Name of creator(s):
Administrative/Biographical history: The Reverend Henry Caner, 1700-1792, was a prominent Church of England clergyman in Connecticut and Massachusetts in the Eighteenth Century. Little is known of his early life, but it is commonly surmised that his father, a craftsman and emigrant took him to America as a child. He graduated from Yale, and returned from there to England for ordination. He was appointed as a missionary by the Society for the Propagation of the Gospel at Fairfield, Connecticut. In 1747 he was appointed Rector of King's Chapel, Boston, the most prominent Anglican Church in New England. During the period of the American Revolution, he wrote several vigorous defences of the Church of England, and suffered during the events leading to the Revolution. In 1776, he fled with a group of English loyalists to London, from where he moved to Cardiff in 1778. Subsequently he lived in Long Ashton, near Bristol, where he died in 1792.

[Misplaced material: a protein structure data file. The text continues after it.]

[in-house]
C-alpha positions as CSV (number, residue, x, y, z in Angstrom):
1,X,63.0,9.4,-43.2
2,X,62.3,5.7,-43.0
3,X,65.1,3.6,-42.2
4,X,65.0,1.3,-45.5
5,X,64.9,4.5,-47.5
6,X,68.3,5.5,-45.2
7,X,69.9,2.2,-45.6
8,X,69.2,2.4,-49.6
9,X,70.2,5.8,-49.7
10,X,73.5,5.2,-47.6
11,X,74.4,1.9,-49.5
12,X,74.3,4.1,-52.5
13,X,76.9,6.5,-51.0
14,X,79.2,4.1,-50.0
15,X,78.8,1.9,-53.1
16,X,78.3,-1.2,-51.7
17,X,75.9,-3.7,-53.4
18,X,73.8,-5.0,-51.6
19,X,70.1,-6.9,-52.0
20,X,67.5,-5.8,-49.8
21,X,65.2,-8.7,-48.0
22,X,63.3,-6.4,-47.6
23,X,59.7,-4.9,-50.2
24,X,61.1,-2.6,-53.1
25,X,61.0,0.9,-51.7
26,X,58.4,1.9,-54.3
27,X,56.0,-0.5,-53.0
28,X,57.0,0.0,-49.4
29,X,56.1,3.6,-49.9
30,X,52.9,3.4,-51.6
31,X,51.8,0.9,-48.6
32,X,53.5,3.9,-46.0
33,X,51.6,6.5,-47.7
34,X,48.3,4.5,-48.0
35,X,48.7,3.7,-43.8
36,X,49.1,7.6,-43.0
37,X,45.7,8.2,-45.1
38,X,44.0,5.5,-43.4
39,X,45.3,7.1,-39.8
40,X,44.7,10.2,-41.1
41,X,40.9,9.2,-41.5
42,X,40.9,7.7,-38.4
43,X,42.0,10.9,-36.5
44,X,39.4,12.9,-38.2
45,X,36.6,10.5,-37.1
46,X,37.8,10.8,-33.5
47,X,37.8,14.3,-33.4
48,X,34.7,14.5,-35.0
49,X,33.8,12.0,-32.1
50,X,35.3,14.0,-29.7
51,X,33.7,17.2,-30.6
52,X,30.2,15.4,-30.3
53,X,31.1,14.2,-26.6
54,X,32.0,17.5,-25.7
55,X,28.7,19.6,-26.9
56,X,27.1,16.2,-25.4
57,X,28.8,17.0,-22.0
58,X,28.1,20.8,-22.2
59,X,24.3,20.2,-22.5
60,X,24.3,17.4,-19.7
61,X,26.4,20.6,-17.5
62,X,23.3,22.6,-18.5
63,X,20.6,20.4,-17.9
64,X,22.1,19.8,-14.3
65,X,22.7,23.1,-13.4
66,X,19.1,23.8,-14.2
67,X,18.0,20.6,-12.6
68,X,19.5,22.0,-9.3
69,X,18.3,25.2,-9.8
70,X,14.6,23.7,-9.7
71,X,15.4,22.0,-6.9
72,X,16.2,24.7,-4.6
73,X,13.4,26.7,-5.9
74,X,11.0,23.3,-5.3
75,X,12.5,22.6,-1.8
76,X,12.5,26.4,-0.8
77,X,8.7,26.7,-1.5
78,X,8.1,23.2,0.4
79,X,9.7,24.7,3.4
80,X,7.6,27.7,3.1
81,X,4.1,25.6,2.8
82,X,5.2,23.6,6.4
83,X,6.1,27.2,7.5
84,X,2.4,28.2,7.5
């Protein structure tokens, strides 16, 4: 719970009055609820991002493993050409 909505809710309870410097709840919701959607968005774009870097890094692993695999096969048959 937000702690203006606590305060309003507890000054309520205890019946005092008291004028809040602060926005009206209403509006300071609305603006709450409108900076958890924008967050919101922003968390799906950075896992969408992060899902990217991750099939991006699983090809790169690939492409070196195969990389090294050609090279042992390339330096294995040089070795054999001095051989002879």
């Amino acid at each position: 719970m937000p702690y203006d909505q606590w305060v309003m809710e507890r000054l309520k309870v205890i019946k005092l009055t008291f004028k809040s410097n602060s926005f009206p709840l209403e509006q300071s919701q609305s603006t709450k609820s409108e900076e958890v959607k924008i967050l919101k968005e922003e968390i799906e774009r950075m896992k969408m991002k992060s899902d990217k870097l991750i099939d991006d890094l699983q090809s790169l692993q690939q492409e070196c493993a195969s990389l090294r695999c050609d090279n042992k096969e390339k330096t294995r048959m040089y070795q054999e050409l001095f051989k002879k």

Immediate source of acquisition:
CONTENT AND STRUCTURE
Scope and content/abstract: Some 700 letters spanning 1728-1788. Among correspondents were officials of the Society for the Propagation of the Gospel, Bishops Edmund Gibson, Thomas Sherlock, and William Warburton, as well as Archishop Secker, Reverend Samuel Johnson, Beilby Porteus, East Apthorp, and William Smith of Philadelphia. Also, copies of Caner's outgoing correspondence
System of arrangement: As described above
ACCESS AND USE
Conditions governing access: Bona fide researchers
Conditions governing reproduction: Permission to copy material must be obtained from University of Bristol Information Services - Special Collections.
Finding aids: Typescript catalogue available in Special Collections.
Archivist's note: Compiled by Martin Hall, Assistant Archivist, University of Bristol Information Services - Special Collections.
Date(s) of descriptions: Amended for Mundus, 2004